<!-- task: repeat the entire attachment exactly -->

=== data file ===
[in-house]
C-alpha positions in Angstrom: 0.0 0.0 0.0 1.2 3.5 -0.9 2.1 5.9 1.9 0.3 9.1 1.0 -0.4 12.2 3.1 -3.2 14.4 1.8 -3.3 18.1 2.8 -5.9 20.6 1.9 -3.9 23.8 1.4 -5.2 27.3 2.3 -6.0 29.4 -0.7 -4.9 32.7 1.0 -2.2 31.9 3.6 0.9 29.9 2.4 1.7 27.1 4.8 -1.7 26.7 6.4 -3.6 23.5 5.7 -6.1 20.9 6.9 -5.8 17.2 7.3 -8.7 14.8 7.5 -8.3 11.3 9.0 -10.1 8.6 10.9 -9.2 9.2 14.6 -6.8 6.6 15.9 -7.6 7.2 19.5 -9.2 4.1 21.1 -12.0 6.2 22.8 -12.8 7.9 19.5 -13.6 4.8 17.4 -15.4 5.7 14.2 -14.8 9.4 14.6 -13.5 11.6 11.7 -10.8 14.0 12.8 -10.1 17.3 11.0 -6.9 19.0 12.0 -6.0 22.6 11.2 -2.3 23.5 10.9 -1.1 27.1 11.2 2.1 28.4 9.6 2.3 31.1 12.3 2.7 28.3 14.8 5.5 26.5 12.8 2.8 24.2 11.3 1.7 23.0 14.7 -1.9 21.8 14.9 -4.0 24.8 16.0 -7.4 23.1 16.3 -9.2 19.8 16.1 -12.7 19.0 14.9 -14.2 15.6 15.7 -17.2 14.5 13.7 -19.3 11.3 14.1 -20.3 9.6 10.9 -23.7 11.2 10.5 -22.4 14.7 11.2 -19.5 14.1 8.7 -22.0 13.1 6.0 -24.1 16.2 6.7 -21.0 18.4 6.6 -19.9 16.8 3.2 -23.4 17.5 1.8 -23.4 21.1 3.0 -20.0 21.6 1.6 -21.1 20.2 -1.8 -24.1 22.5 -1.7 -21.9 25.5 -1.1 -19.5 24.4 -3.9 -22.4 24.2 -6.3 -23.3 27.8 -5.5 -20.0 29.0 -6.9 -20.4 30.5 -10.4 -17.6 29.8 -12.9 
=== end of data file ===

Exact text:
[in-house]
C-alpha positions in Angstrom: 0.0 0.0 0.0 1.2 3.5 -0.9 2.1 5.9 1.9 0.3 9.1 1.0 -0.4 12.2 3.1 -3.2 14.4 1.8 -3.3 18.1 2.8 -5.9 20.6 1.9 -3.9 23.8 1.4 -5.2 27.3 2.3 -6.0 29.4 -0.7 -4.9 32.7 1.0 -2.2 31.9 3.6 0.9 29.9 2.4 1.7 27.1 4.8 -1.7 26.7 6.4 -3.6 23.5 5.7 -6.1 20.9 6.9 -5.8 17.2 7.3 -8.7 14.8 7.5 -8.3 11.3 9.0 -10.1 8.6 10.9 -9.2 9.2 14.6 -6.8 6.6 15.9 -7.6 7.2 19.5 -9.2 4.1 21.1 -12.0 6.2 22.8 -12.8 7.9 19.5 -13.6 4.8 17.4 -15.4 5.7 14.2 -14.8 9.4 14.6 -13.5 11.6 11.7 -10.8 14.0 12.8 -10.1 17.3 11.0 -6.9 19.0 12.0 -6.0 22.6 11.2 -2.3 23.5 10.9 -1.1 27.1 11.2 2.1 28.4 9.6 2.3 31.1 12.3 2.7 28.3 14.8 5.5 26.5 12.8 2.8 24.2 11.3 1.7 23.0 14.7 -1.9 21.8 14.9 -4.0 24.8 16.0 -7.4 23.1 16.3 -9.2 19.8 16.1 -12.7 19.0 14.9 -14.2 15.6 15.7 -17.2 14.5 13.7 -19.3 11.3 14.1 -20.3 9.6 10.9 -23.7 11.2 10.5 -22.4 14.7 11.2 -19.5 14.1 8.7 -22.0 13.1 6.0 -24.1 16.2 6.7 -21.0 18.4 6.6 -19.9 16.8 3.2 -23.4 17.5 1.8 -23.4 21.1 3.0 -20.0 21.6 1.6 -21.1 20.2 -1.8 -24.1 22.5 -1.7 -21.9 25.5 -1.1 -19.5 24.4 -3.9 -22.4 24.2 -6.3 -23.3 27.8 -5.5 -20.0 29.0 -6.9 -20.4 30.5 -10.4 -17.6 29.8 -12.9 